No, there could not be a Canadian Donald Trump
I've enjoyed my visits to our neighbor to the North and have found its people overwhelmingly friendly, polite, pleasant, and for the most part a joy to be around. I never tire of repeating my story of accidentally dropping $200 from my wallet while paying the check at an Ontario pizza place, and finding it waiting for me in an envelope at the cash register the next day.
Of course, with its ready acceptance of marriage redefinition (even the Canadian Conservative Party is now on board) and abortion (Prime Minister Trudeau favors its legality right up until birth) Canada as a society is even further along the road to ethical collapse in other ways than we are. But the only other problem I have with Canadians is that they can sometimes be a bit smug. Their criticisms of the United States are frequently right on target- which doesn't make them any easier to hear- but also sometimes uncomprehending and stereotypical. We are not all rude, boisterous boobs, and no, their willingness to censor free speech because it might hurt someone's feelings does not make them more tolerant than we are. Just less free. In fact, it makes Canada seem like one gigantic American university campus. And the anti-American bias some show in foreign policy can be irritating in a nation that purports to be and we are eager to see as, our friend.
In my less charitable moments, I'm inclined to think that Canadians sometimes see themselves as better than everybody else. So when I saw an article by a Canadian whose title actually made that claim- in so many words- it caught my attention.
And the really galling thing is that in one limited sense, the author is right.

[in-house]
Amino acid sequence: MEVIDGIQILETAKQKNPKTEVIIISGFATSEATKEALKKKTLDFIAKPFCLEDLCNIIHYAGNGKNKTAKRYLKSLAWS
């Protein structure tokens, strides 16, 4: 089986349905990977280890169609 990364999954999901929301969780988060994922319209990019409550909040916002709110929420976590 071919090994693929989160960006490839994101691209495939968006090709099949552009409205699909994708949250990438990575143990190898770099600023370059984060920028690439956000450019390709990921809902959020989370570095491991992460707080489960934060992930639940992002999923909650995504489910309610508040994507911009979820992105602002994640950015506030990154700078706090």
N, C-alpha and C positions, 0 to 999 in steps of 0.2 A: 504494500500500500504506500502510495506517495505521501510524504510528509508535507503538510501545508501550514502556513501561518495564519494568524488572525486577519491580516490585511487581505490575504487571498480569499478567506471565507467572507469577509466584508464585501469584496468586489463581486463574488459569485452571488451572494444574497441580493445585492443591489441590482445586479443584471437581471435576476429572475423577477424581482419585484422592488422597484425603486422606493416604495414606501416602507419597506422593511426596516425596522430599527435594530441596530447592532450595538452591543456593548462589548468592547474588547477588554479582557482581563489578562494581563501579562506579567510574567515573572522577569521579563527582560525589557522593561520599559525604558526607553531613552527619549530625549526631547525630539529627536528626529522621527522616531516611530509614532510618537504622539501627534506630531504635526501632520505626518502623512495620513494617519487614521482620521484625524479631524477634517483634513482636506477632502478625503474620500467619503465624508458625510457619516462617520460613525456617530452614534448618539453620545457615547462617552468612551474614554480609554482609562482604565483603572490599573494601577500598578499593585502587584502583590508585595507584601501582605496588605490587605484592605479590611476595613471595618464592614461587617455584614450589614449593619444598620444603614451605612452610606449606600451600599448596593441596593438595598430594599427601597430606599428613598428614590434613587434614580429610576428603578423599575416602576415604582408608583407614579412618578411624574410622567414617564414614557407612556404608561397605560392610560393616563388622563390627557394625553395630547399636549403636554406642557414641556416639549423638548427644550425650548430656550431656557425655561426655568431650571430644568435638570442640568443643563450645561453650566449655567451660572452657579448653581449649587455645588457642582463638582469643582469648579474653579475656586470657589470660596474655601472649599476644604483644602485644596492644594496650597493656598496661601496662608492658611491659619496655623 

It's hard to imagine a Canadian Donald Trump. Jonathan Kay lists the various other Western nations who have their Trump-analogs, and while I find it annoying that a nation which has not experienced the problems the United States and Europe have with respect to lawless behavior (and, in our case, illegal entry) presumes to be so smug, Kay rightly points out that to the limited extent that they have Canadians have avoided the temptation to xenophobia and hate. Full credit to them for that.
But while Donald Trump was, of course, obnoxiously wrong in his generalization about Mexicans being predominantly murderers and rapists, a disproportionate percentage of the crimes committed in our Southwestern states actually are committed by illegal immigrants. If Americans were to be sneaking across the border into Canada and taking up illegal and permanent residence there- even if they did not bring a rise in the crime rate in their wake- I find it difficult to imagine Canadians putting up with it. What if they smuggled guns into the country? After all, all Americans love guns, and cannot bear to be without them!
Or if hordes of immigrants acted toward Canadian women the way they acted toward German ones last New Year's Eve, would Canadians react with tolerance and good will? I hope not!
Canada has wisely tied its immigration policy to job skills. But what if immigrants were ignoring Canada's immigration policy, and entering the country and remaining there in large numbers without job skills, simply basking in the free medical care and other benefits of living in Canadian society while defying its laws?